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A Weekend With the Flakes

You have to be crazy about Maryland's Savage River Lodge to brave winter's worst getting there. And a lot of people do.

By Gayle Keck
Special to The Washington Post
Wednesday, February 9, 2005; Page C02

It was a winter wonderland. A cruel winter wonderland. The day before, a storm had dumped nearly four inches of snow on the Washington area. Now the thermometer hovered at 15 degrees and giddy TV weathermen were predicting gusts up to 45 mph, resulting in a wind chill, judging by the joy with which they reported it, of several hundred degrees below zero. And we had booked a getaway to snow country.

Back in the balmy days of early January, a trip to Savage River Lodge in Western Maryland sounded like a swell lark: playing in a harmless dusting of snow, cuddling by the fire, sipping a nice pinot noir. Today, as I watched a guy trudge up Fairfax Drive lugging cross-country skis, I wondered if we'd be able to mush our way out of Arlington.

In snow, it can take four-wheel drive to reach Maryland's Savage River Lodge (or they can pick you up at the bottom of the hill). (R. Paul Herman)

_____Escape Keys_____
ESCAPE KEYS (The Washington Post, Feb 9, 2005)

I phoned the lodge, where folks seemed even giddier than the meteorologist over their seven-inch snowfall. They said I'd definitely need four-wheel-drive to make it up the steep gravel road to their property near Frostburg (I did not make that up). So, my husband and I rented a hulking SUV.

Since this adventure was starting to seem like "Survivor: Arctic Lapland," I thought it might be fun if we each brought along a few "luxury items," just like participants in the TV reality show. If we ended up spinning into a snowy ditch, at least we'd have a bottle of champagne and some French chocolates (my top picks to combat hypothermia).

As we exited Interstate 68, our monster truck chewed through the snow-packed side roads and, 15 minutes later, we pulled up to the lodge. It felt as if we'd skidded into Colorado. The main building is a soaring log structure fringed by a porch and pierced with a massive free-standing stone fireplace. The grounds are surrounded by forests of hemlock and spruce, a private doughnut hole ringed by 750 acres of state land.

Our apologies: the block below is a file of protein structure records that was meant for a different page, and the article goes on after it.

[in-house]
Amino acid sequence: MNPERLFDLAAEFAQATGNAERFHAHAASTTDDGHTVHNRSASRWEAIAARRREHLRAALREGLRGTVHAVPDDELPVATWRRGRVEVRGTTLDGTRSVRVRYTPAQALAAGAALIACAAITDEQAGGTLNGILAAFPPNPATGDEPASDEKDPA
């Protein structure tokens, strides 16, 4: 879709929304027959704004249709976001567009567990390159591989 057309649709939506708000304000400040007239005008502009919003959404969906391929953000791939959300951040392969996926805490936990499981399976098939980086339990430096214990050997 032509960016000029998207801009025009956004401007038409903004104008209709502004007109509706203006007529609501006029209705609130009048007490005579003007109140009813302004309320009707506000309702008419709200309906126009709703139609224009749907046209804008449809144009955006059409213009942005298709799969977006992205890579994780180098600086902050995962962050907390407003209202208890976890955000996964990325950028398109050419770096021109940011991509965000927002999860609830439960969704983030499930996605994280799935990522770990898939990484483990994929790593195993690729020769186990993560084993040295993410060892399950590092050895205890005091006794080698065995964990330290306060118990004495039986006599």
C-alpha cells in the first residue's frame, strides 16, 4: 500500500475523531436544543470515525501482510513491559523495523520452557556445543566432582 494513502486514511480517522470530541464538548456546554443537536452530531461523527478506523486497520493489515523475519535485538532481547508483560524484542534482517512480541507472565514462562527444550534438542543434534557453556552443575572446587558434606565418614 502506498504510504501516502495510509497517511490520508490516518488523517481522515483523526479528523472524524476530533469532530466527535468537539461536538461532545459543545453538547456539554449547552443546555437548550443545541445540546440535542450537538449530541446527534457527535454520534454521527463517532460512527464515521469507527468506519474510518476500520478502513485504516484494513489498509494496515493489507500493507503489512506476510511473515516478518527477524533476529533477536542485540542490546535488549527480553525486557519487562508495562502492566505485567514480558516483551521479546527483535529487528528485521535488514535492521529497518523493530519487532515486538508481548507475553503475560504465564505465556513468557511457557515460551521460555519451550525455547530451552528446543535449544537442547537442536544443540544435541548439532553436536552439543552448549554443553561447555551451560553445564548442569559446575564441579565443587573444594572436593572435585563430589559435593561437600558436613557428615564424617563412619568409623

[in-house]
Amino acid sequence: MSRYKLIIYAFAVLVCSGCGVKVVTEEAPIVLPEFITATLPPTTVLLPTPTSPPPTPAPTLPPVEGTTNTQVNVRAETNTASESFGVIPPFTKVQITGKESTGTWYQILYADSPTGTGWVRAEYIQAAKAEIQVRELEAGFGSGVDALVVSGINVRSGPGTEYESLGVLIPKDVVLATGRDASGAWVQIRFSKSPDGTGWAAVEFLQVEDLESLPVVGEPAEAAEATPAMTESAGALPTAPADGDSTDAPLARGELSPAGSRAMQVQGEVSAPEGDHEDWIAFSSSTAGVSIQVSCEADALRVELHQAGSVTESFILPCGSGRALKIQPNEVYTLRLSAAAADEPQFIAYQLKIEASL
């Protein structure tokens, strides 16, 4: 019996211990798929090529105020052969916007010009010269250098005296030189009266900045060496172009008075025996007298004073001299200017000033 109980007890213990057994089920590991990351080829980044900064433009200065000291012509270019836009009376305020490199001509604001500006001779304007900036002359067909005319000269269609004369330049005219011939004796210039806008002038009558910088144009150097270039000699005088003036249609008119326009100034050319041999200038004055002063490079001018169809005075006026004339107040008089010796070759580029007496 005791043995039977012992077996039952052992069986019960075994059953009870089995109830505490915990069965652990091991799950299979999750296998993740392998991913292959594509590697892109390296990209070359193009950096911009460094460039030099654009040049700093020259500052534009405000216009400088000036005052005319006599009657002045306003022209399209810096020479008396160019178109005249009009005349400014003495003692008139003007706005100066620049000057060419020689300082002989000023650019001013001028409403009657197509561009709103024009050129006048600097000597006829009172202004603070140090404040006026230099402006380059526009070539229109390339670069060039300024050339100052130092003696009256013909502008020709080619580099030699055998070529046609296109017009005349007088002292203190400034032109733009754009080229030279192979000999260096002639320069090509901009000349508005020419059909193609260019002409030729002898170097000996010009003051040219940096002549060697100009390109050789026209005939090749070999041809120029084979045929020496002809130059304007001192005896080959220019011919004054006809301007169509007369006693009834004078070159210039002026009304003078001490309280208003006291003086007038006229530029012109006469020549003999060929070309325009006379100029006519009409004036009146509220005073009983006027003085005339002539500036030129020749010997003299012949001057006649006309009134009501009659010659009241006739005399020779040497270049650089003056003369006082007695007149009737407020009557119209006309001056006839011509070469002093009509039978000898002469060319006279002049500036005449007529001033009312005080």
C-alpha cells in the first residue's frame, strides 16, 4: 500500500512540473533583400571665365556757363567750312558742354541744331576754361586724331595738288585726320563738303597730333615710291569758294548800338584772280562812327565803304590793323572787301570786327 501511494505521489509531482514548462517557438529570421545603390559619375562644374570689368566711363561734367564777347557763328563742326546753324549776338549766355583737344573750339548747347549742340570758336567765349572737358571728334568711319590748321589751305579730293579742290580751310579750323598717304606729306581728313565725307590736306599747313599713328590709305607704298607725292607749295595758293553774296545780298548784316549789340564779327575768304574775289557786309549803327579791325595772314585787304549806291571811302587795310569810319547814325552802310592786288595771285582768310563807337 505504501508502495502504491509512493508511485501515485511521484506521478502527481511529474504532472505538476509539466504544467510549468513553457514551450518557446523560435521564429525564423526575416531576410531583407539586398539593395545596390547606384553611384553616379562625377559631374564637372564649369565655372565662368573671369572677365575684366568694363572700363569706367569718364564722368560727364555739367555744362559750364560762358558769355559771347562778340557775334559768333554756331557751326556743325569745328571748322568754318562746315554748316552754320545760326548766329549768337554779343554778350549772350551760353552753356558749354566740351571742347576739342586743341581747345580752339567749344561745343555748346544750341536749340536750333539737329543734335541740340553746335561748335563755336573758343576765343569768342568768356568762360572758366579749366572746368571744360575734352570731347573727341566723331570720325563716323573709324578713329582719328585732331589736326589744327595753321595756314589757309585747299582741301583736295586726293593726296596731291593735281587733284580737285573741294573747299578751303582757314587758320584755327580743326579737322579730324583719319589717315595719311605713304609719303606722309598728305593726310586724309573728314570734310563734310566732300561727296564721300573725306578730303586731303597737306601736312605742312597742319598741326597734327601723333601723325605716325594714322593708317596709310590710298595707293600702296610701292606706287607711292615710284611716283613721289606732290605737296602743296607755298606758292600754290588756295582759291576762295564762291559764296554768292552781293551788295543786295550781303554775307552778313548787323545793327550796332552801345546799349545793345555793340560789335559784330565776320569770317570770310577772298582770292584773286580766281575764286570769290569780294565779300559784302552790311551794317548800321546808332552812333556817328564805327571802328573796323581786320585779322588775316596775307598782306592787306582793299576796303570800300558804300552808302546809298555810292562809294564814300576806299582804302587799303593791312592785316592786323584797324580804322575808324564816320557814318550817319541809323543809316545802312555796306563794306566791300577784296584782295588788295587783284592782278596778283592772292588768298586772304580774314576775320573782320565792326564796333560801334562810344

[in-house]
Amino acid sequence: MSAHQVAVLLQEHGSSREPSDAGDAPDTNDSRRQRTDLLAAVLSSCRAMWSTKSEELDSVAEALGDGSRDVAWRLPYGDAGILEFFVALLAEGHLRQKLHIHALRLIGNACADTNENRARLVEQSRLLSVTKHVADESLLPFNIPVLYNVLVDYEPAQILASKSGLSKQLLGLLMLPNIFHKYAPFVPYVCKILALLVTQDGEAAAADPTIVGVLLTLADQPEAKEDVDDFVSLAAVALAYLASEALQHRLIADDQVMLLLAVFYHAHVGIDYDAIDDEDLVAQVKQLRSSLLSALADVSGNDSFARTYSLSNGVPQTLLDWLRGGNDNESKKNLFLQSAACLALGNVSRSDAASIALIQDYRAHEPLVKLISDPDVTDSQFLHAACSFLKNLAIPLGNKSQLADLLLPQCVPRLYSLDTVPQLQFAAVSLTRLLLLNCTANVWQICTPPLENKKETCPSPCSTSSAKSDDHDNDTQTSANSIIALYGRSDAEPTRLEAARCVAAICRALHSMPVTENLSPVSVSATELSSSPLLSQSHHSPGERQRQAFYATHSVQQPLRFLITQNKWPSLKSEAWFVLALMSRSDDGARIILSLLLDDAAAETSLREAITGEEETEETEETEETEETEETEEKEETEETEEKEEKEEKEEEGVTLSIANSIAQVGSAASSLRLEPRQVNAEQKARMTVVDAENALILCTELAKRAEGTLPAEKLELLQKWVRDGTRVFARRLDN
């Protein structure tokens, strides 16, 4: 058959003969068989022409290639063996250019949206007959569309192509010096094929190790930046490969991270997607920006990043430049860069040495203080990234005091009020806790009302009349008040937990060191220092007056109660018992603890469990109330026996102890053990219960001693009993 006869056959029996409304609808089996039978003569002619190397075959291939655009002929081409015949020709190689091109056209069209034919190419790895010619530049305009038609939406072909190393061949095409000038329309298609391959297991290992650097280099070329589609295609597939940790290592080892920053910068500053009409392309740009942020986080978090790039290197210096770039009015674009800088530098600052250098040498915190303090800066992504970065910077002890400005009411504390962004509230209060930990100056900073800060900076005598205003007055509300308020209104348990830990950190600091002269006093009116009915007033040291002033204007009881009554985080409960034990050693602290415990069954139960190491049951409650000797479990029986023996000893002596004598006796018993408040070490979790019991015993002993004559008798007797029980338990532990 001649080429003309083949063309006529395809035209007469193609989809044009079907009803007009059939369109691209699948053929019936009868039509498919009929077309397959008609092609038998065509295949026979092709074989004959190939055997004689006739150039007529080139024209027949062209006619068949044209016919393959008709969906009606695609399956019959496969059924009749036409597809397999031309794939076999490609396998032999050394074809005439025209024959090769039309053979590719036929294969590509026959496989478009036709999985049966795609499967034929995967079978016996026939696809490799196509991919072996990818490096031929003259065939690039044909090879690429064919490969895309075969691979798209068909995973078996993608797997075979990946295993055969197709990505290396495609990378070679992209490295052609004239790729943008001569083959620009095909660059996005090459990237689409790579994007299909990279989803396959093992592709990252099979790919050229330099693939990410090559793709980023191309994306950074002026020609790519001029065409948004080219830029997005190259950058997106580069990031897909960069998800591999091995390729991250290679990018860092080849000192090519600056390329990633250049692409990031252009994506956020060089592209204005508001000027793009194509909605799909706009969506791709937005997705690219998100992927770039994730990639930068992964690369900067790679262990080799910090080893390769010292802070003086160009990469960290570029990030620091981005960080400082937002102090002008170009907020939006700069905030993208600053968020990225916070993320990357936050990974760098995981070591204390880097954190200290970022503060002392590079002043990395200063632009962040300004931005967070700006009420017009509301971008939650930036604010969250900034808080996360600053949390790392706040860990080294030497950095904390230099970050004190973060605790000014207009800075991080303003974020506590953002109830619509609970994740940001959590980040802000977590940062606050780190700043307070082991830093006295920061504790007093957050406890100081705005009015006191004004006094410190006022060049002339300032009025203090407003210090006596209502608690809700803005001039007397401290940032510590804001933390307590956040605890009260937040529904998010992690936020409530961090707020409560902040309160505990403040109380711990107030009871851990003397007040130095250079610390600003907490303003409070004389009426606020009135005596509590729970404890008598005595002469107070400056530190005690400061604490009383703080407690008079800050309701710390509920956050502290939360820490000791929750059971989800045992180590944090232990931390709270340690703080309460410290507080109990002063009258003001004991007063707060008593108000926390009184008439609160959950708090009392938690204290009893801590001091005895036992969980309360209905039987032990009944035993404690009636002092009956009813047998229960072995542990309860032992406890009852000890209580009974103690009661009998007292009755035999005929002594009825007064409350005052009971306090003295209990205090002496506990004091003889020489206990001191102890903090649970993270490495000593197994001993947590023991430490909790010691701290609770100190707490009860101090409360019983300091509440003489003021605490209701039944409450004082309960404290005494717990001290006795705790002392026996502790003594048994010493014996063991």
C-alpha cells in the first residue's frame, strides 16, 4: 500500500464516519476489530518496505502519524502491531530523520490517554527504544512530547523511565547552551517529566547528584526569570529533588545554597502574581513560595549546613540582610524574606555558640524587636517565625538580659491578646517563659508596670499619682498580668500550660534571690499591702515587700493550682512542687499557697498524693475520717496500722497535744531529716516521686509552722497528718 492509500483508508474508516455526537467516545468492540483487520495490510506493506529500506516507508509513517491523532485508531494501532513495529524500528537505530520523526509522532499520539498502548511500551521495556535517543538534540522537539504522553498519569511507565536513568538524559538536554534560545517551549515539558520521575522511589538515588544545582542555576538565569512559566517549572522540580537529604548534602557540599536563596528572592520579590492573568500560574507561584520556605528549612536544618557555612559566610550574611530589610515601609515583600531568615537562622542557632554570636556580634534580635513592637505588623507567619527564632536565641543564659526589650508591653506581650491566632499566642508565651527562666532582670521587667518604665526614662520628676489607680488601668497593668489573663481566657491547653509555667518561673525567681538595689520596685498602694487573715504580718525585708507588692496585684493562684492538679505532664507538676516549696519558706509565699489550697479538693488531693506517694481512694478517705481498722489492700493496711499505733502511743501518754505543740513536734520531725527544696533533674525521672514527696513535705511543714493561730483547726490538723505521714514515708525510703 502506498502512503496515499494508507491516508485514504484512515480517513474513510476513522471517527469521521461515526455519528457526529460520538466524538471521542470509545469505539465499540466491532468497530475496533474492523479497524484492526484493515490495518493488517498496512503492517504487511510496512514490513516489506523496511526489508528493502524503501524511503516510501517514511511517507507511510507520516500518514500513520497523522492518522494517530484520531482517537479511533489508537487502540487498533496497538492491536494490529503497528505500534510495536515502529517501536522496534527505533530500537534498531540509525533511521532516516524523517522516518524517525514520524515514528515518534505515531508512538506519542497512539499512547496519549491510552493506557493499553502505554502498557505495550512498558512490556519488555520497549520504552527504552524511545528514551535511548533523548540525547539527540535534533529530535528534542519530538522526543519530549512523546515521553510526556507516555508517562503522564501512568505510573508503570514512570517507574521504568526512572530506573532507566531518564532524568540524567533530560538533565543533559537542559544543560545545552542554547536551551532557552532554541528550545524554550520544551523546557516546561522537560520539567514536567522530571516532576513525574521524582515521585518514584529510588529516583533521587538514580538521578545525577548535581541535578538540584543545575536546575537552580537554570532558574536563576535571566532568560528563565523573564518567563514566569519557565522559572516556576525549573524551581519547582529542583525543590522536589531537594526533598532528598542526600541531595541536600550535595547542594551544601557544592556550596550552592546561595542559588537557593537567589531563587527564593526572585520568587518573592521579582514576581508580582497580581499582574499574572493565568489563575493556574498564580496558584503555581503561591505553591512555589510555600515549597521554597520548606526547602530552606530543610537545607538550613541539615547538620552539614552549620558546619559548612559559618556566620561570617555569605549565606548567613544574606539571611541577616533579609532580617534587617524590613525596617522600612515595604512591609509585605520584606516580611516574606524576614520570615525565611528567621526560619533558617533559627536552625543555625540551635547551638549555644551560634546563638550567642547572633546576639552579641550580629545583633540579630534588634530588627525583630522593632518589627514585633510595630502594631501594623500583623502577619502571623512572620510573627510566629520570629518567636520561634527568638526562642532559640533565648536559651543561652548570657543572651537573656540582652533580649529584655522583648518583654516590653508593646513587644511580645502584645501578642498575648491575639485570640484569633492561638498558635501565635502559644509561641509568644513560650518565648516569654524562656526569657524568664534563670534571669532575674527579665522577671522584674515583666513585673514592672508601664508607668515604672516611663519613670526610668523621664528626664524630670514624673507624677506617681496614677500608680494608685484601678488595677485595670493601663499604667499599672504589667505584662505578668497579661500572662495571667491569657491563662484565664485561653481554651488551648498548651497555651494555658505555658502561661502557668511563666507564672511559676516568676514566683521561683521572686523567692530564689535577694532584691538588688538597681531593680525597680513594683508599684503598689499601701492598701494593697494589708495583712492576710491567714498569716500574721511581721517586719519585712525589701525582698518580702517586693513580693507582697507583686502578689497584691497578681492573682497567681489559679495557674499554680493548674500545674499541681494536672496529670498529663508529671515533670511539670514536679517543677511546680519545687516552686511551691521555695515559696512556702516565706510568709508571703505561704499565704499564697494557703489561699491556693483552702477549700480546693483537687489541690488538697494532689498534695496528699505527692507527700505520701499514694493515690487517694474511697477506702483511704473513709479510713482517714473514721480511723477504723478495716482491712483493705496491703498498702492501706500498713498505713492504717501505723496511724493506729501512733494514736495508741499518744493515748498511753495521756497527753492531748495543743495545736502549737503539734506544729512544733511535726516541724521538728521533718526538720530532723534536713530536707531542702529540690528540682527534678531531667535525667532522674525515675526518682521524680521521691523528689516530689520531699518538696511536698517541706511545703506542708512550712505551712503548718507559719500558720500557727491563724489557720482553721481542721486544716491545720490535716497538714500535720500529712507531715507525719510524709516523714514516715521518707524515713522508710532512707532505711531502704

At the entrance is a chainsaw-carved bear and a collection of assorted antiques -- wagon wheels, old tools, harness gear. Most likely, you'll be welcomed by Bodhi, whose business cards read "Lodge Dog." Yellow lab Bodhi is not only friendly, he's a great marketer: Bodhi calendars, cookies, dog biscuits, even Bodhi Beer are for sale inside.

The building houses a two-story great room, where a few guests gather by the fireplace, piece together jigsaw puzzles or just kick back after cross-country skiing and snowshoeing on some 15 miles of trails that crisscross lodge and park lands. Old snowshoes and skates and a graceful wood canoe decorate hand-hewed walls. It's Eddie Bauer-cozy. If you were seduced into whiling away an afternoon before the fire, you'd be abetted by a collection of clocks, each stopped haphazardly at a different hour.

The office, bar and restaurant complete the rambling ground floor. More stairs lead to a lower level, where the chimney sprouts a second hearth and the ski shop rents cross-country and snowshoeing gear.

Guest lodging is a five-minute walk down the road, in 18 identical log cabins. But since we arrived a couple of hours before the 3 o'clock check-in, we opted for Sunday brunch at the lodge restaurant, fueling up on four-star meatloaf (more about that later) and average eggs Benedict, redeemed by a biscuit slathered with intense berry jam.

Since the sun had poked out and the thermometer hit double digits (from 8 degrees at our arrival), we decided to try skiing. Jody, who was manning the office under Bodhi's supervision, fixed us up with gear and a trail map. Like every employee we encountered at the lodge, he was that startling kind of nice you discover away from big cities.

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